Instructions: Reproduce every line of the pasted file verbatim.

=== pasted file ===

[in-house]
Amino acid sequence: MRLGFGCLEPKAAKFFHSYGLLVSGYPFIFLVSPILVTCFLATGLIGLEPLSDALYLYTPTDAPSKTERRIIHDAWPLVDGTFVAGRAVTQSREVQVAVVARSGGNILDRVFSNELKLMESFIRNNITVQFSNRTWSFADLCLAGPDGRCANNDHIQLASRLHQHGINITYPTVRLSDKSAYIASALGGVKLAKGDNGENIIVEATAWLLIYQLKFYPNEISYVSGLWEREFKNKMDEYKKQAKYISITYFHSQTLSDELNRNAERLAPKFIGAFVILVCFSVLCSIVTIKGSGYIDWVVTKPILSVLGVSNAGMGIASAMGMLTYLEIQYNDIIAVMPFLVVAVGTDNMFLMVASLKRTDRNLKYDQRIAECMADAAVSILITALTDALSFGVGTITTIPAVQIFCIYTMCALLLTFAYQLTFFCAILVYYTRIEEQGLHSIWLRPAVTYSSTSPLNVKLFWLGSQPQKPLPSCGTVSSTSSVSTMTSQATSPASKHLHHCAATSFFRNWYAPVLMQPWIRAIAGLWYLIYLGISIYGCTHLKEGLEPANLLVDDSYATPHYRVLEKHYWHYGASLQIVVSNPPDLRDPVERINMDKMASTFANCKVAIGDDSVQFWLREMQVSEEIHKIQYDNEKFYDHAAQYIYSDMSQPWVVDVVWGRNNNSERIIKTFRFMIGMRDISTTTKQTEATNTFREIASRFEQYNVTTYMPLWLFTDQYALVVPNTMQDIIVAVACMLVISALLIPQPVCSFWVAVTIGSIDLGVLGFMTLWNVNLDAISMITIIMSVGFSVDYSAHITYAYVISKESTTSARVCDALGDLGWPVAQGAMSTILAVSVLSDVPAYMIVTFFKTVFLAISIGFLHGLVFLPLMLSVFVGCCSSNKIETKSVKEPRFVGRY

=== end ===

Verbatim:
[in-house]
Amino acid sequence: MRLGFGCLEPKAAKFFHSYGLLVSGYPFIFLVSPILVTCFLATGLIGLEPLSDALYLYTPTDAPSKTERRIIHDAWPLVDGTFVAGRAVTQSREVQVAVVARSGGNILDRVFSNELKLMESFIRNNITVQFSNRTWSFADLCLAGPDGRCANNDHIQLASRLHQHGINITYPTVRLSDKSAYIASALGGVKLAKGDNGENIIVEATAWLLIYQLKFYPNEISYVSGLWEREFKNKMDEYKKQAKYISITYFHSQTLSDELNRNAERLAPKFIGAFVILVCFSVLCSIVTIKGSGYIDWVVTKPILSVLGVSNAGMGIASAMGMLTYLEIQYNDIIAVMPFLVVAVGTDNMFLMVASLKRTDRNLKYDQRIAECMADAAVSILITALTDALSFGVGTITTIPAVQIFCIYTMCALLLTFAYQLTFFCAILVYYTRIEEQGLHSIWLRPAVTYSSTSPLNVKLFWLGSQPQKPLPSCGTVSSTSSVSTMTSQATSPASKHLHHCAATSFFRNWYAPVLMQPWIRAIAGLWYLIYLGISIYGCTHLKEGLEPANLLVDDSYATPHYRVLEKHYWHYGASLQIVVSNPPDLRDPVERINMDKMASTFANCKVAIGDDSVQFWLREMQVSEEIHKIQYDNEKFYDHAAQYIYSDMSQPWVVDVVWGRNNNSERIIKTFRFMIGMRDISTTTKQTEATNTFREIASRFEQYNVTTYMPLWLFTDQYALVVPNTMQDIIVAVACMLVISALLIPQPVCSFWVAVTIGSIDLGVLGFMTLWNVNLDAISMITIIMSVGFSVDYSAHITYAYVISKESTTSARVCDALGDLGWPVAQGAMSTILAVSVLSDVPAYMIVTFFKTVFLAISIGFLHGLVFLPLMLSVFVGCCSSNKIETKSVKEPRFVGRY